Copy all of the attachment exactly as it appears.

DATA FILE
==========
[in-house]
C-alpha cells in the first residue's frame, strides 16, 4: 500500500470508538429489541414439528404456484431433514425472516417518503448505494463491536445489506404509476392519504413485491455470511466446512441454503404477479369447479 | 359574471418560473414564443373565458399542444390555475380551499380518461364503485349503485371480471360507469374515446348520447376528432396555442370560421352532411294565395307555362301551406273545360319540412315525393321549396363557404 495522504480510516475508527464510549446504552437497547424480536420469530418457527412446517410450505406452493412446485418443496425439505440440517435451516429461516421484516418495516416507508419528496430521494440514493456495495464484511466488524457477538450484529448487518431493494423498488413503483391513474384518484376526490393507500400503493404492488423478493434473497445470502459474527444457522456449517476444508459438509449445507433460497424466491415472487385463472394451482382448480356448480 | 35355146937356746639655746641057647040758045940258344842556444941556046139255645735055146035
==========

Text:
[in-house]
C-alpha cells in the first residue's frame, strides 16, 4: 500500500470508538429489541414439528404456484431433514425472516417518503448505494463491536445489506404509476392519504413485491455470511466446512441454503404477479369447479 | 359574471418560473414564443373565458399542444390555475380551499380518461364503485349503485371480471360507469374515446348520447376528432396555442370560421352532411294565395307555362301551406273545360319540412315525393321549396363557404 495522504480510516475508527464510549446504552437497547424480536420469530418457527412446517410450505406452493412446485418443496425439505440440517435451516429461516421484516418495516416507508419528496430521494440514493456495495464484511466488524457477538450484529448487518431493494423498488413503483391513474384518484376526490393507500400503493404492488423478493434473497445470502459474527444457522456449517476444508459438509449445507433460497424466491415472487385463472394451482382448480356448480 | 35355146937356746639655746641057647040758045940258344842556444941556046139255645735055146035